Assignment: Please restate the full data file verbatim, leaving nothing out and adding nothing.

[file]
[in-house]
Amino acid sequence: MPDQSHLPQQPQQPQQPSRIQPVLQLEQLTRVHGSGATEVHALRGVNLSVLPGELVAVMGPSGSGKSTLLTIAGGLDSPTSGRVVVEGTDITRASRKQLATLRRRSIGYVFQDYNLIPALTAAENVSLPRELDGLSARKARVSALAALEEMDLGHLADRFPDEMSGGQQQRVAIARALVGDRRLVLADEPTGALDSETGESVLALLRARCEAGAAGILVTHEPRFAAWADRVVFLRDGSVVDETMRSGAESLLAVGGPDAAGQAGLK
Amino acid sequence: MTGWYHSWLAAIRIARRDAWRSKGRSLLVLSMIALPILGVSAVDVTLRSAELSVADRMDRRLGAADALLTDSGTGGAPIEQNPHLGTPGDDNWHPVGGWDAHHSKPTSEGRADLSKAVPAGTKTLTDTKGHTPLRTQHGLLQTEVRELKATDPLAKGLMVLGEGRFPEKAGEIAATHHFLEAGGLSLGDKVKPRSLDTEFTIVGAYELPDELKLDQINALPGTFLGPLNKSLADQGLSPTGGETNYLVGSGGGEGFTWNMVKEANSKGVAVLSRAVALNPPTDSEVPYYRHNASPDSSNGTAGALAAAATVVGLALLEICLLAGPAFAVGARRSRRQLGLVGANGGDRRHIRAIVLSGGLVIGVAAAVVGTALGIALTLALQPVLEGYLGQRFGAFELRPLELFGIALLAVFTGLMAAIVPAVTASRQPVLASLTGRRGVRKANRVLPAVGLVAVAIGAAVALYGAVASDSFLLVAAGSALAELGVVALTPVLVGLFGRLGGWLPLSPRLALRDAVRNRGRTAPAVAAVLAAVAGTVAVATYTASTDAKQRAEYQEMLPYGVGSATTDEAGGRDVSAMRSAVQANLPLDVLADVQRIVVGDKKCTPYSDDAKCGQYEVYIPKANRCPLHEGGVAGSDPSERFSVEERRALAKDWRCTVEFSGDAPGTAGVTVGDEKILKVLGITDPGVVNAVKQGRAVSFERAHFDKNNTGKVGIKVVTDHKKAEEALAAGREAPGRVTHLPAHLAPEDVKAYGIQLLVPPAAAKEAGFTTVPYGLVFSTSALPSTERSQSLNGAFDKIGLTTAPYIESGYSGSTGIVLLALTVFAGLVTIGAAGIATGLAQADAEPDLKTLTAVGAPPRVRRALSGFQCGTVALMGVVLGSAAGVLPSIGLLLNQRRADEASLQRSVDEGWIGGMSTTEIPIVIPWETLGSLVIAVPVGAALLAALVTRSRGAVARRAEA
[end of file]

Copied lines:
[in-house]
Amino acid sequence: MPDQSHLPQQPQQPQQPSRIQPVLQLEQLTRVHGSGATEVHALRGVNLSVLPGELVAVMGPSGSGKSTLLTIAGGLDSPTSGRVVVEGTDITRASRKQLATLRRRSIGYVFQDYNLIPALTAAENVSLPRELDGLSARKARVSALAALEEMDLGHLADRFPDEMSGGQQQRVAIARALVGDRRLVLADEPTGALDSETGESVLALLRARCEAGAAGILVTHEPRFAAWADRVVFLRDGSVVDETMRSGAESLLAVGGPDAAGQAGLK
Amino acid sequence: MTGWYHSWLAAIRIARRDAWRSKGRSLLVLSMIALPILGVSAVDVTLRSAELSVADRMDRRLGAADALLTDSGTGGAPIEQNPHLGTPGDDNWHPVGGWDAHHSKPTSEGRADLSKAVPAGTKTLTDTKGHTPLRTQHGLLQTEVRELKATDPLAKGLMVLGEGRFPEKAGEIAATHHFLEAGGLSLGDKVKPRSLDTEFTIVGAYELPDELKLDQINALPGTFLGPLNKSLADQGLSPTGGETNYLVGSGGGEGFTWNMVKEANSKGVAVLSRAVALNPPTDSEVPYYRHNASPDSSNGTAGALAAAATVVGLALLEICLLAGPAFAVGARRSRRQLGLVGANGGDRRHIRAIVLSGGLVIGVAAAVVGTALGIALTLALQPVLEGYLGQRFGAFELRPLELFGIALLAVFTGLMAAIVPAVTASRQPVLASLTGRRGVRKANRVLPAVGLVAVAIGAAVALYGAVASDSFLLVAAGSALAELGVVALTPVLVGLFGRLGGWLPLSPRLALRDAVRNRGRTAPAVAAVLAAVAGTVAVATYTASTDAKQRAEYQEMLPYGVGSATTDEAGGRDVSAMRSAVQANLPLDVLADVQRIVVGDKKCTPYSDDAKCGQYEVYIPKANRCPLHEGGVAGSDPSERFSVEERRALAKDWRCTVEFSGDAPGTAGVTVGDEKILKVLGITDPGVVNAVKQGRAVSFERAHFDKNNTGKVGIKVVTDHKKAEEALAAGREAPGRVTHLPAHLAPEDVKAYGIQLLVPPAAAKEAGFTTVPYGLVFSTSALPSTERSQSLNGAFDKIGLTTAPYIESGYSGSTGIVLLALTVFAGLVTIGAAGIATGLAQADAEPDLKTLTAVGAPPRVRRALSGFQCGTVALMGVVLGSAAGVLPSIGLLLNQRRADEASLQRSVDEGWIGGMSTTEIPIVIPWETLGSLVIAVPVGAALLAALVTRSRGAVARRAEA